BM: I feel like everything I listen to is seasonal. Fall into winter I listen to a lot of jazz or darker electronic music. I’m listening to a lot of reggae right now too. Reggae is kind of dark to me. It never made sense to me that it has this image tagged onto it of being “sunshine happy” shit but it’s not; it’s painful music.

LL: I’ve seen you spin a few times, and I’m always moving when ur the selektah. What do you look out for when you’re reading the crowd?

BM: I try to play a bunch of different tracks early on to feel people out. I always bring way more stuff than I need to - I bring a ton of records, I’m always equipped to do five different sets. It’s also not always about catering to the crowd; sometimes I’ll be in a mood and the records that I have are just what I feel like playing [on a given] day. I’ll cater to you a bit, but I wouldn’t play something if it wasn’t interesting to me.

LL: How do you adapt to different settings? Big or small clubs, outdoors?

BM: A party will always be dependent on the environment and the context of the world in which it exists, so all those things are relevant. It’s like setting a scene. I remember DJing a party right after Trump won, and the feeling was like this is not the time or whatever. I didn’t know how it was going to go, but it ended up that people [needed] to release and dance; because it is therapeutic. It was one of my favorite parties I’ve ever done.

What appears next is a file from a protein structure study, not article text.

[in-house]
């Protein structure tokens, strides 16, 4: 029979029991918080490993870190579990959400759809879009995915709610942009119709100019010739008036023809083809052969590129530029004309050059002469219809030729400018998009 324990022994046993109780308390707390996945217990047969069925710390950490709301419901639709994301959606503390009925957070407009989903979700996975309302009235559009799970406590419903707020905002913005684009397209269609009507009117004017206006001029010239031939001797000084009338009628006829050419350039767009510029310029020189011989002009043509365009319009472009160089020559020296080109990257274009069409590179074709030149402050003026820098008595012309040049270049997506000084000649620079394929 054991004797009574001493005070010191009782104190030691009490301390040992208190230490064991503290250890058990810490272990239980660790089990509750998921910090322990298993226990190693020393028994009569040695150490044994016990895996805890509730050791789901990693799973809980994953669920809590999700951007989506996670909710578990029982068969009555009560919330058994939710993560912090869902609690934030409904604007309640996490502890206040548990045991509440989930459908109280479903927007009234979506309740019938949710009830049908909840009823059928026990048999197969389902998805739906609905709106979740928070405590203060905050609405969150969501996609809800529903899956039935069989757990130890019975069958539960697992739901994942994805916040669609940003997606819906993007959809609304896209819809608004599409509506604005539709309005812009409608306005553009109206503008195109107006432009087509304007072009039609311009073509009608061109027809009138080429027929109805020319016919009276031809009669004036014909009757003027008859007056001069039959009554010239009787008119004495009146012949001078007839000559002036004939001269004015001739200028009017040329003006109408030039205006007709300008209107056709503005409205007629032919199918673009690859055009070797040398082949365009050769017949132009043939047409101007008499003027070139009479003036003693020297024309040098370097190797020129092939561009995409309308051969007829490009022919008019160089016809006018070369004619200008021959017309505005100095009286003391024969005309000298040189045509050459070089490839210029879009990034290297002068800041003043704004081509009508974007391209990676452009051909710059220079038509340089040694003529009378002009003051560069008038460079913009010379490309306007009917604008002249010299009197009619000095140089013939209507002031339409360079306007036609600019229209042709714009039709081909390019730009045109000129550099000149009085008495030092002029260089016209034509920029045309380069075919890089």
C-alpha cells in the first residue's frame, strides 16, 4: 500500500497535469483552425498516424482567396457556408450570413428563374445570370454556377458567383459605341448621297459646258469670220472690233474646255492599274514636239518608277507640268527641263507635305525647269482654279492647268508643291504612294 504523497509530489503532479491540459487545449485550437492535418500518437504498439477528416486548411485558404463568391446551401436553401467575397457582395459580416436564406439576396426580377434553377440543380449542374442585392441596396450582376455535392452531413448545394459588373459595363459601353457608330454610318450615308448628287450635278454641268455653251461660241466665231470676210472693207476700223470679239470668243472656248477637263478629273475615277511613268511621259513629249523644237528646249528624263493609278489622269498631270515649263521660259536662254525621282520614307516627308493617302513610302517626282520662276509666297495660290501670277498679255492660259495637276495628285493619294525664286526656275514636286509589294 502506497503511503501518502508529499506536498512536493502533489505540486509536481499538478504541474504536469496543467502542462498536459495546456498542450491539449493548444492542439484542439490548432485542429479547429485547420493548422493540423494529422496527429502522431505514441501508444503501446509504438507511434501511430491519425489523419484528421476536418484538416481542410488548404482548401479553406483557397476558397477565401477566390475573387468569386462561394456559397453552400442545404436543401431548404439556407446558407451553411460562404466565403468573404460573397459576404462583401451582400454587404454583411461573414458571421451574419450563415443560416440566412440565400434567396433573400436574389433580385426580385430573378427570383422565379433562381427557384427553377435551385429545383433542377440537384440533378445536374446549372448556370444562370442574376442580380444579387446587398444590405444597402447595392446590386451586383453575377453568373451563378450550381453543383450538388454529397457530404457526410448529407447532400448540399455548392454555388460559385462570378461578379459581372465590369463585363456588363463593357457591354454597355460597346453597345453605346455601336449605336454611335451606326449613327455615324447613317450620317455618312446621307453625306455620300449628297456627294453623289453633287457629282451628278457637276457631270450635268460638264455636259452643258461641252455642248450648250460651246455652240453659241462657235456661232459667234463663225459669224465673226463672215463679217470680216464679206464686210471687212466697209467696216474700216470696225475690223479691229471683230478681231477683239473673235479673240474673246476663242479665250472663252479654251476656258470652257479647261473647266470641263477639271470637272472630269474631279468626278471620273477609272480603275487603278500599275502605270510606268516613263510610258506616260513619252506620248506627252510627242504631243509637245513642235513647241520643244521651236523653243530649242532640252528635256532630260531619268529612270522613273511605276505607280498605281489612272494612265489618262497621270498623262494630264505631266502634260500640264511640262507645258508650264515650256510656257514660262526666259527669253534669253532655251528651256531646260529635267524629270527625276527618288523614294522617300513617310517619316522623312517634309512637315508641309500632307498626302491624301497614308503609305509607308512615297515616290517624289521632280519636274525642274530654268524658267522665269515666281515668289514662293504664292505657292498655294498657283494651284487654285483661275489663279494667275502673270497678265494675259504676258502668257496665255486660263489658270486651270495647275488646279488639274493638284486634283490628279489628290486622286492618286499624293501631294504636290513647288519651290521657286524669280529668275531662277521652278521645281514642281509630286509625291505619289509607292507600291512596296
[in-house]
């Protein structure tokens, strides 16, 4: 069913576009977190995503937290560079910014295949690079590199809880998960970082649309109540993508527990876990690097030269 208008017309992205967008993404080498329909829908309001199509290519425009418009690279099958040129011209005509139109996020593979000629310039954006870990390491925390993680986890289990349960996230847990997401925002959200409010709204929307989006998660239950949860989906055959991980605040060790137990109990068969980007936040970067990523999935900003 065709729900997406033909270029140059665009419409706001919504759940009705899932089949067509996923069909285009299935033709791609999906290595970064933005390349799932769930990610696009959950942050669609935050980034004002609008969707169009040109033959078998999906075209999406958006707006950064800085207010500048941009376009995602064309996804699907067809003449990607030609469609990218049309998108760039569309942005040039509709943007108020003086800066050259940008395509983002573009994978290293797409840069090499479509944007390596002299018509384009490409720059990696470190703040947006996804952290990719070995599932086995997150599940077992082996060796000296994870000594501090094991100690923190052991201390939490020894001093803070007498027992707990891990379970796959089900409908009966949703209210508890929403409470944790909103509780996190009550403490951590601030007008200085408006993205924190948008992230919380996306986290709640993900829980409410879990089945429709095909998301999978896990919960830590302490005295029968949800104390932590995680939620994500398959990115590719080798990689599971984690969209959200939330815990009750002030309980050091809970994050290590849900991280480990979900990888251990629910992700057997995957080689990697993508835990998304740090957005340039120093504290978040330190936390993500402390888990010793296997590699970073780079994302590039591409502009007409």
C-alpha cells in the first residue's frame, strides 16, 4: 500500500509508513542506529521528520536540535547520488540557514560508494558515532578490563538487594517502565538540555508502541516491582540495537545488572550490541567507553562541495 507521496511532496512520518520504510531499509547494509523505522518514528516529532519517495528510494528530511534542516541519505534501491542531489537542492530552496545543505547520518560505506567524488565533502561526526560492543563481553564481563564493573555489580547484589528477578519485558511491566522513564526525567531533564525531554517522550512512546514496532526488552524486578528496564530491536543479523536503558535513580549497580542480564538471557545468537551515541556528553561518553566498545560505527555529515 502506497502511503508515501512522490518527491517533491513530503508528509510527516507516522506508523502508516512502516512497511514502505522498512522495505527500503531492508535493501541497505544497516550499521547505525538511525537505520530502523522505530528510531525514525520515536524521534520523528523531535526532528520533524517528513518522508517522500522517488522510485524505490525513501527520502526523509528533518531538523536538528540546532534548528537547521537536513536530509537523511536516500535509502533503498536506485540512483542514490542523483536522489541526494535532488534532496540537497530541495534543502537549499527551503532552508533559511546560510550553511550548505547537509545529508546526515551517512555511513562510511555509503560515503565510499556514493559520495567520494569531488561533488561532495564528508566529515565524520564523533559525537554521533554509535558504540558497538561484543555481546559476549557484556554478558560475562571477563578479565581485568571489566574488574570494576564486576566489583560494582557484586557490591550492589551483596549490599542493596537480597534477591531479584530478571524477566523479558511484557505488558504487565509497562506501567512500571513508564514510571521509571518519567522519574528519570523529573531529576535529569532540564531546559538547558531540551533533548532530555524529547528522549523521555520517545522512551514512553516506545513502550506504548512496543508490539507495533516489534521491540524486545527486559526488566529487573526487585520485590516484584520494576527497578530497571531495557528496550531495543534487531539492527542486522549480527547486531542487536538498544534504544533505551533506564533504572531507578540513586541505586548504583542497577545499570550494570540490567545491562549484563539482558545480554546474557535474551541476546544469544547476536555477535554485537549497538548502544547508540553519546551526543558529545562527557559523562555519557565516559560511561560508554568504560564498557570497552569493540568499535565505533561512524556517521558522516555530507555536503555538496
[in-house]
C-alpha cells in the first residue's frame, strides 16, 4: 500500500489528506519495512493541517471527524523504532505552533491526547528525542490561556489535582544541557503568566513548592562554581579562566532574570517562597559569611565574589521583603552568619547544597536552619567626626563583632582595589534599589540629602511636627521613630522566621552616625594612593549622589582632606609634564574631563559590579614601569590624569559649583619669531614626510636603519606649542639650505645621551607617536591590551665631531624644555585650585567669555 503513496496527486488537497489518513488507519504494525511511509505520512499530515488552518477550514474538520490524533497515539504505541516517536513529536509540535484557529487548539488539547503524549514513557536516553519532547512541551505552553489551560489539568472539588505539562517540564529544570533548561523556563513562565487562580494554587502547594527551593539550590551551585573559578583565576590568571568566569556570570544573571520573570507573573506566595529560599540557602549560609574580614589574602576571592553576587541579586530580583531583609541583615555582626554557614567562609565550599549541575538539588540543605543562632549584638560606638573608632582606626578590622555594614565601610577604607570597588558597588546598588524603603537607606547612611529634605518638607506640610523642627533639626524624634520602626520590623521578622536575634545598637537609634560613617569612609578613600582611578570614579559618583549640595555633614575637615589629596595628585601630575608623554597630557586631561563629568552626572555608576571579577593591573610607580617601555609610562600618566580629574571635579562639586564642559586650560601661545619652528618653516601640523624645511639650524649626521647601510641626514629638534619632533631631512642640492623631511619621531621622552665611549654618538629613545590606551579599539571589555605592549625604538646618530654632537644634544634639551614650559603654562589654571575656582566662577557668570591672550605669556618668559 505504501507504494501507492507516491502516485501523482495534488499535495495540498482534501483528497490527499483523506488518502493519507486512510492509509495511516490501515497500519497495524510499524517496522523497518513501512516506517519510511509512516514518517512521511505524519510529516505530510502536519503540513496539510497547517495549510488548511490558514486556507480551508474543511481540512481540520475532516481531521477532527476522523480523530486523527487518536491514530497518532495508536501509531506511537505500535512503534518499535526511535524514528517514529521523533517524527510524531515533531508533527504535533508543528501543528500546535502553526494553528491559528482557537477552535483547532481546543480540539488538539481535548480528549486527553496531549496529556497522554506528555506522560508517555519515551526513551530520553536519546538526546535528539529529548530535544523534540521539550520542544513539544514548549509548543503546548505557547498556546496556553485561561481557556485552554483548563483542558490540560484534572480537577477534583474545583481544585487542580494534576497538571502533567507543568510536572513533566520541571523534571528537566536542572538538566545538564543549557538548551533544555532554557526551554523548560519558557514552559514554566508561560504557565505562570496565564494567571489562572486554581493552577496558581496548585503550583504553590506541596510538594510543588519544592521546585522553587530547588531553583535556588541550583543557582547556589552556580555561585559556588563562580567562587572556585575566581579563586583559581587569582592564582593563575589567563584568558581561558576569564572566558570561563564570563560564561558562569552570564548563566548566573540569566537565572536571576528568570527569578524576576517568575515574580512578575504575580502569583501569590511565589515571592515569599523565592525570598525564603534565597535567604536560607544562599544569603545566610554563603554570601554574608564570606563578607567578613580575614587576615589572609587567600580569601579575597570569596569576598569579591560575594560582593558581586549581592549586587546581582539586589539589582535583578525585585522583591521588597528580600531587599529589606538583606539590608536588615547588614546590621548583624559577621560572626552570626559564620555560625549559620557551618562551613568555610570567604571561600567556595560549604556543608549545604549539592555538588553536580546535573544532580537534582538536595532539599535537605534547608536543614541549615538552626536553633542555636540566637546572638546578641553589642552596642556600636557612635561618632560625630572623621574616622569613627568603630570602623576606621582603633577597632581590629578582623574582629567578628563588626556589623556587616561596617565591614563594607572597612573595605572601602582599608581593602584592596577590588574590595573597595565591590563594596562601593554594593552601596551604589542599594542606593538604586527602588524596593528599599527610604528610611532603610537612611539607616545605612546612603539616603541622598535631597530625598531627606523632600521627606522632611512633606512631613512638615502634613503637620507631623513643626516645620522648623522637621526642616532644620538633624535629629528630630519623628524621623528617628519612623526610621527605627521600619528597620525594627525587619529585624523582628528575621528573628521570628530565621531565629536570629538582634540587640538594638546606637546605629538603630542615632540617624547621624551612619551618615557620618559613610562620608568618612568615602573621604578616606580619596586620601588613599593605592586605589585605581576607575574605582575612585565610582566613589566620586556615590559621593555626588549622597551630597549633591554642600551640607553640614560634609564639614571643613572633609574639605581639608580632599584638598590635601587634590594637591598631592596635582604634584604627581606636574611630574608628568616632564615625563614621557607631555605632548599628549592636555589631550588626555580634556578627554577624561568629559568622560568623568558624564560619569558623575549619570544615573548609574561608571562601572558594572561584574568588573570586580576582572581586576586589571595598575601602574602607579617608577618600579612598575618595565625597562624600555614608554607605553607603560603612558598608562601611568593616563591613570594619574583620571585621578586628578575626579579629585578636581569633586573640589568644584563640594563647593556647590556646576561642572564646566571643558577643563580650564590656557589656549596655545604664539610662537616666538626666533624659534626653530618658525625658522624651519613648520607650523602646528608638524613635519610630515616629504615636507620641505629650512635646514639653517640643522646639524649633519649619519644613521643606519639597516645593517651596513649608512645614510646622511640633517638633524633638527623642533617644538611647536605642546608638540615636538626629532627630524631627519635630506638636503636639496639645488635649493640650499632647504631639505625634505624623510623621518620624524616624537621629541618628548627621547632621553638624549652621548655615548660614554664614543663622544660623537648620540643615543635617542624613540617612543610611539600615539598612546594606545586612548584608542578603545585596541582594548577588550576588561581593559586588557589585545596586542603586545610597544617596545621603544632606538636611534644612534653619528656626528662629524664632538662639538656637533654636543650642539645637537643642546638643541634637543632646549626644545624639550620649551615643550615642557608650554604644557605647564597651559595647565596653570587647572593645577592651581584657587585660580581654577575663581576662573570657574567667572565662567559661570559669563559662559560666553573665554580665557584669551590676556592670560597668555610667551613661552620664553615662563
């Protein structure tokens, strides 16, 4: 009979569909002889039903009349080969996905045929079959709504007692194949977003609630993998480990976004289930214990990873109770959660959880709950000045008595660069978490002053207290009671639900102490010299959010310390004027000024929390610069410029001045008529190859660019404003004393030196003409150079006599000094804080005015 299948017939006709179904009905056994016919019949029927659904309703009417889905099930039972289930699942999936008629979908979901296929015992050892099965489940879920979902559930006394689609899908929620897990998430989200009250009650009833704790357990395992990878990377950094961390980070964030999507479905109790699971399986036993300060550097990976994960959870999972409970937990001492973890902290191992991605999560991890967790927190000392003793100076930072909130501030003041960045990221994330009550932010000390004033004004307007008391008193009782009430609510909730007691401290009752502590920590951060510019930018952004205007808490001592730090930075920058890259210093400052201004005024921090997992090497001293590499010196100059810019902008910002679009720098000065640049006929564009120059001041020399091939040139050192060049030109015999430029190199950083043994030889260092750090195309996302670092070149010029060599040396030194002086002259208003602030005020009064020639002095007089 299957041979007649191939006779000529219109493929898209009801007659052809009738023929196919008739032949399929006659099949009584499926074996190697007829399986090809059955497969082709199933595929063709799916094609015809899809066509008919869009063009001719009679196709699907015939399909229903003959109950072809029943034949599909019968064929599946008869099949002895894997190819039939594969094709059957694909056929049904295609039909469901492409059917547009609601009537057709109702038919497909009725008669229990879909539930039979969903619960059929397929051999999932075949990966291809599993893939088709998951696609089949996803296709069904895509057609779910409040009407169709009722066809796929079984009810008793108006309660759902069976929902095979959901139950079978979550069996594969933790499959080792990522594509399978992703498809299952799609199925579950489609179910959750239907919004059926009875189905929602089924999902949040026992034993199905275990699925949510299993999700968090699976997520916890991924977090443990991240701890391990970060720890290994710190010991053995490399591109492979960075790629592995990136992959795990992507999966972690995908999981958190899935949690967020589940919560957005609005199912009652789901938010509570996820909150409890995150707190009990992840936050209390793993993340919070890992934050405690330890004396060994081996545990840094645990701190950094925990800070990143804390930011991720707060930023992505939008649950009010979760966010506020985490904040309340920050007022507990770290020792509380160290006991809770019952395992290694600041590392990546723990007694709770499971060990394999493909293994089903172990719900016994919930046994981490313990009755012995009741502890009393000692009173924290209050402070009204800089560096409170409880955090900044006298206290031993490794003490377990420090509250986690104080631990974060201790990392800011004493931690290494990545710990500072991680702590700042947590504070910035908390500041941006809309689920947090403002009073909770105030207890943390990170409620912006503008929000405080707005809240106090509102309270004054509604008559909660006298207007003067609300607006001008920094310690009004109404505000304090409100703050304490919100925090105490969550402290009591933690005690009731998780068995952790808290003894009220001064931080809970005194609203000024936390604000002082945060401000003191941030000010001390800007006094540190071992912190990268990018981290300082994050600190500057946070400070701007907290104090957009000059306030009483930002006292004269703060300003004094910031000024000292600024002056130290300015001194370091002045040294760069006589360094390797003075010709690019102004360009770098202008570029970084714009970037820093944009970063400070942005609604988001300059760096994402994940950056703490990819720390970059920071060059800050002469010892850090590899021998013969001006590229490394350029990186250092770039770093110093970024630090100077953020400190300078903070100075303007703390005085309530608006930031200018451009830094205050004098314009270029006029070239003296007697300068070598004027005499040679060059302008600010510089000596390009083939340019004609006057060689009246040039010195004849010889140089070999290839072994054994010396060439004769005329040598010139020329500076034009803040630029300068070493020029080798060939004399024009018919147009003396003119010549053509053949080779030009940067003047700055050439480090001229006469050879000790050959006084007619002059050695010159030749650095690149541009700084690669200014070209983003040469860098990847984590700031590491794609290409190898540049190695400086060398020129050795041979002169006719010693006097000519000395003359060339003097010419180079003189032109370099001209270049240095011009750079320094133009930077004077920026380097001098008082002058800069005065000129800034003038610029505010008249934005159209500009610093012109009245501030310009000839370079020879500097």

LL: How different is what you listen to at home v. what you play at a party?

BM: I get too excited about music. If I find a good track I’m like I want to play this at a party.

LL: Any gigs coming up soon?

BM: I’ve really been focusing on my speakers right now, but there will be a couple parties coming soon, maybe a Brazilian drum and bass party towards the end of the month in Fort Greene.

LL: Do you have any current projects you’d like to share with us?

BM: It’s just been personal work, I’m trying to distribute myself between all my interests. I just started the company Bridge Street Sound, and [right now,] I’m just finding time for my personal work amidst that.